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We say a language $L$ is regular if it is accepted by some finite automaton $M$. I would like someone to clarify this definition. Given a finite automaton $(Q, \Sigma, \delta, q_0, F)$, we define the language of the automaton to be

$$L(M) = \{w \in \Sigma^* : \delta(q_0, w) \in F \}$$

If a language $L$ is merely contained in $L(M)$, $(L \subseteq L(M))$, do we say that $M$ accepts $L$, and thereby, $L$ is regular?

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By the way, the word is 'automaton', not 'automation' (I corrected it already). – Tara B Feb 26 '13 at 19:15

No. For example, the monoid $\Sigma^*$ is a regular language, however certainly it contains subsets which are not regular.

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Just to elaborate a little on Boris's answer: every language over a finite alphabet $\Sigma$ is a sublanguage of the regular language $\Sigma^*$, so the definition of regular languages would be almost useless (it would just mean 'language over a finite alphabet') if it included sublanguages of languages accepted by finite automata.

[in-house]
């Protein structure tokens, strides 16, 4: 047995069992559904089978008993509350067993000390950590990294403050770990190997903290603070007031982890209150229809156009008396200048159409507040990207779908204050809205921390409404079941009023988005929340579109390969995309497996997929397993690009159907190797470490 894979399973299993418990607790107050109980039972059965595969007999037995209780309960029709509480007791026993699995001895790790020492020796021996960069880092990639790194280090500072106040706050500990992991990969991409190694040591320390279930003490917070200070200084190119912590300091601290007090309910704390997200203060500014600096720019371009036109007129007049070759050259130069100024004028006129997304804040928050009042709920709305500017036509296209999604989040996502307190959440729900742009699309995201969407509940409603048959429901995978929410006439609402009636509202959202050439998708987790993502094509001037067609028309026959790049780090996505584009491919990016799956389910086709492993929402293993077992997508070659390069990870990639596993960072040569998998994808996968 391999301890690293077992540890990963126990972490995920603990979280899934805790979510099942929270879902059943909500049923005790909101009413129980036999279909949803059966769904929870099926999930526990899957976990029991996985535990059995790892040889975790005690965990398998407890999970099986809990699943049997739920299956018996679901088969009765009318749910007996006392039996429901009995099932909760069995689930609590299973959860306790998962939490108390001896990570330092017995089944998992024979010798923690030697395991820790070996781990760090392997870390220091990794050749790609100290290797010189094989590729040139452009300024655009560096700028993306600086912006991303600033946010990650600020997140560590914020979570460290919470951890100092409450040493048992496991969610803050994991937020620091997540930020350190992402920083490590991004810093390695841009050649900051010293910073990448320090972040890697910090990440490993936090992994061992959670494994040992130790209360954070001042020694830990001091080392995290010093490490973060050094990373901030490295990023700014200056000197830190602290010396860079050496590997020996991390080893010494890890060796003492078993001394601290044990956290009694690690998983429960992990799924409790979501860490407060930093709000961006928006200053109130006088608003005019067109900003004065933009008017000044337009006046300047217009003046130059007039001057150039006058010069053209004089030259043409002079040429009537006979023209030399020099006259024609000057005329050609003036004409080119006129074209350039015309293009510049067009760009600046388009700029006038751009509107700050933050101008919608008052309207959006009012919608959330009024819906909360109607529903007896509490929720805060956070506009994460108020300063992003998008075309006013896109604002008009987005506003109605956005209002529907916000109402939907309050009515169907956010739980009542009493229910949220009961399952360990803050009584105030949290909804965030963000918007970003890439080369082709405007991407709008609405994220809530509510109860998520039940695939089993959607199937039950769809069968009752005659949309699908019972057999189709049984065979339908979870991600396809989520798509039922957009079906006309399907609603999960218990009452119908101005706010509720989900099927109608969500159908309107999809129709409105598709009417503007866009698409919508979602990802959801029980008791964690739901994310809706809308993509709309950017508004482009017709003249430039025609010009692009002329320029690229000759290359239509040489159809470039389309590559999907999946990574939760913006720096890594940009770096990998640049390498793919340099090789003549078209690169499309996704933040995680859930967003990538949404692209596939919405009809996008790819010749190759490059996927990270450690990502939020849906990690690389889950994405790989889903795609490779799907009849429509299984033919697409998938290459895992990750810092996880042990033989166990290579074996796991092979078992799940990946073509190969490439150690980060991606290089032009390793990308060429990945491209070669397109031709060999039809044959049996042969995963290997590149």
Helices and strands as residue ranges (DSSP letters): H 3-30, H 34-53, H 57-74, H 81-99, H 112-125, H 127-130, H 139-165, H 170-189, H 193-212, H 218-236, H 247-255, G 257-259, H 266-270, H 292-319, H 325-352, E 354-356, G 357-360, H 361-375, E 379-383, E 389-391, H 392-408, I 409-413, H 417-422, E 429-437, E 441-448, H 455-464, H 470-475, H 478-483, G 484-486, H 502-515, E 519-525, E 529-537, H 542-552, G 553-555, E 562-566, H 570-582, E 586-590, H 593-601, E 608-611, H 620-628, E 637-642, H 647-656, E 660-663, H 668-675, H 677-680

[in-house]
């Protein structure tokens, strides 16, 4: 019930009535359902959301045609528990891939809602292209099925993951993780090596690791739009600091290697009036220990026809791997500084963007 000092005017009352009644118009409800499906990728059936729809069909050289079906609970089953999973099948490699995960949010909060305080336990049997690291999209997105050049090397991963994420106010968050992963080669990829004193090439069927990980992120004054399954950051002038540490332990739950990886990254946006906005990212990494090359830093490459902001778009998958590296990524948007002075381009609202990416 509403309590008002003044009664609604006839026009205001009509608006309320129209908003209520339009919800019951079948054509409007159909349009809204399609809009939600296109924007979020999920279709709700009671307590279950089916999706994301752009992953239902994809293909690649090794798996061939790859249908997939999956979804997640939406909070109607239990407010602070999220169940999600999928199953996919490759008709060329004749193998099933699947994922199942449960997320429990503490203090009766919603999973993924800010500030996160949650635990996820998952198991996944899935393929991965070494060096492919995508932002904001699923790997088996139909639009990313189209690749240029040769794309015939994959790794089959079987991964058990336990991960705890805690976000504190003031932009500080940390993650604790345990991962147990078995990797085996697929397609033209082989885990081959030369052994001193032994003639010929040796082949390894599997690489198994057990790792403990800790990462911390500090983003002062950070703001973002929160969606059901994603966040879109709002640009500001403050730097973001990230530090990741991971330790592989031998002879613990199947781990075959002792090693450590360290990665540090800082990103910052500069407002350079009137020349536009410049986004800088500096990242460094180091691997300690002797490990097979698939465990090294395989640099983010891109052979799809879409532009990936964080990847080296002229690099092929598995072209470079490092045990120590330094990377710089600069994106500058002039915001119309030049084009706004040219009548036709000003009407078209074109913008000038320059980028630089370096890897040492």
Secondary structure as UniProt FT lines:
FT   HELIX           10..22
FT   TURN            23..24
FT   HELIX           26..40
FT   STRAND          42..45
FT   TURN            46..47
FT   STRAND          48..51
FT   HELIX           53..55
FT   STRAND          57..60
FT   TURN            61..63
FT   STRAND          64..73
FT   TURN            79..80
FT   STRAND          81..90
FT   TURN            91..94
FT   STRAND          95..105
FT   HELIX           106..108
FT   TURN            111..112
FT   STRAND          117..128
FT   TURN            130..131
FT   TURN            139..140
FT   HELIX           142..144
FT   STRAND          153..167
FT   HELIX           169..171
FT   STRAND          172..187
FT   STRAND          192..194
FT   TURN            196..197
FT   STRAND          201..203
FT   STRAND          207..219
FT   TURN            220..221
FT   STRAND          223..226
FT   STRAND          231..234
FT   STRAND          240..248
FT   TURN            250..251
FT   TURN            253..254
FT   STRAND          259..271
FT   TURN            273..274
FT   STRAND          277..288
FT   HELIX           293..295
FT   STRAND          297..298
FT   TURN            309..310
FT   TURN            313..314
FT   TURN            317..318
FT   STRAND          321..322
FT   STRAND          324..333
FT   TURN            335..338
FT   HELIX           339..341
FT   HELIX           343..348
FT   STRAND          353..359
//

An automaton $M$ accepts exactly one language: the language $L(M)$ defined in your question, i.e. the language of all words accepted by $M$. If $L\subset L(M)$, then $M$ accepts $w$ for every word $w\in L$, but does not accept the language $L$ unless $L = L(M)$.

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